“They scratch our multitasking itch. Idle games play to the need to use our minutes optimally. They are basically big Skinner Boxes, who play to our modern need for constant progress”

I played a game: BitCoin Billionaire

So I tried a cookie clicker called BitCoin Millionaire.


Coockie Clickers games are games well known for the addiction they cause for no apparent reason. People have tried to analyse it seriously on gamasutra  , it has attracted the interest of popular websites like buzfeed and it is the source of various jokes.

Coockie Clickers are games with the most basic and elegant core-loops. Clicking on the screen gets you money, which allows you to buy items, which allows you to get more money.  It sounds self-referencing doesn’t it? It is. But then , if you think about it doesn’t Diablo also have a very basic loop like that?

  1. Kill monsters
  2. Get stronger
  3. Kill Stronger Monsters
  4. etc etc…

Picture from the “Compulsion Loop explained” article by Joseph Kim

The fun comes from a sense of completion, progress and fulfillment we experience by completing these basic tasks. Video games further enhance this feelings with positive feedback, like an increase in score, sound, images anything to convince you that what you are doing is worth your time.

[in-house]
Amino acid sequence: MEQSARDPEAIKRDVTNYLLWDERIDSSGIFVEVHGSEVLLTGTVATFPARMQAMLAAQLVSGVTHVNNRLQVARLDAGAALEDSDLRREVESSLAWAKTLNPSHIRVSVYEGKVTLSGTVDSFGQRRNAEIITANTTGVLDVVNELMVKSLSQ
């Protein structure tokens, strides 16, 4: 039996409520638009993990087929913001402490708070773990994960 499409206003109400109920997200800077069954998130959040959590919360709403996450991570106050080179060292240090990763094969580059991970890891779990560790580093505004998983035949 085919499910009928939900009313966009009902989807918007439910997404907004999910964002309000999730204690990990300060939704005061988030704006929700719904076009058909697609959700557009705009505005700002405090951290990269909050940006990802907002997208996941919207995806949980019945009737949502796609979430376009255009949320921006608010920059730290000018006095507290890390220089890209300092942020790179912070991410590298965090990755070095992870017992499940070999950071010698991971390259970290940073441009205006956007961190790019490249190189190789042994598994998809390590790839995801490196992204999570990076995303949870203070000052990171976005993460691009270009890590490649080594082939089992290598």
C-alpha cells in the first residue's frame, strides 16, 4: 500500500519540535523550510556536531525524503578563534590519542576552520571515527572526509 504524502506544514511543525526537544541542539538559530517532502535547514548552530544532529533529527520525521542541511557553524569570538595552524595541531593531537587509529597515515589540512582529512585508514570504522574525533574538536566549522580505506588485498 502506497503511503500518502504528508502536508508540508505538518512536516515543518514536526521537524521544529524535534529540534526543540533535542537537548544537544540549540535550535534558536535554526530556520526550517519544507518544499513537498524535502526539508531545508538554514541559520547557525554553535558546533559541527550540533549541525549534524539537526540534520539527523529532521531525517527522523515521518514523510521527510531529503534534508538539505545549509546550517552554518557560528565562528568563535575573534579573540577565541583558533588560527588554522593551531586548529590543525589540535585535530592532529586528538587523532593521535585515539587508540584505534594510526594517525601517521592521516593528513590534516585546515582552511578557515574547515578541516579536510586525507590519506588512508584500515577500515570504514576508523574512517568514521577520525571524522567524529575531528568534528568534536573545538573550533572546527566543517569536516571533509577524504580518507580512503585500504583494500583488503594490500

You have other factors weighting in , for example unique items that are hard to get by, which give the player social status in the virtual communities but this subject is so big that I am going to have to tackle with it in another post entirely. For now, I will stick to the basic reward loop.

All these are based on Skinner’s box. Skinner’s box is an experiment carried out by B.F Skinner and demonstrated that a mouse, or any lab rat,  would decide to perform an action e.g to push a button if a reward was included. This is called operant conditioning. Interesting huh? What’s more interesting is that the machine learning method of Reinforced Learning was based on this principle. It’s funny how different fields tend to be connected. Most of the Game Design field is based on the principle of that reward cycle. If you are more interested in this subject, have a look at this 5-miinute video by extra credit: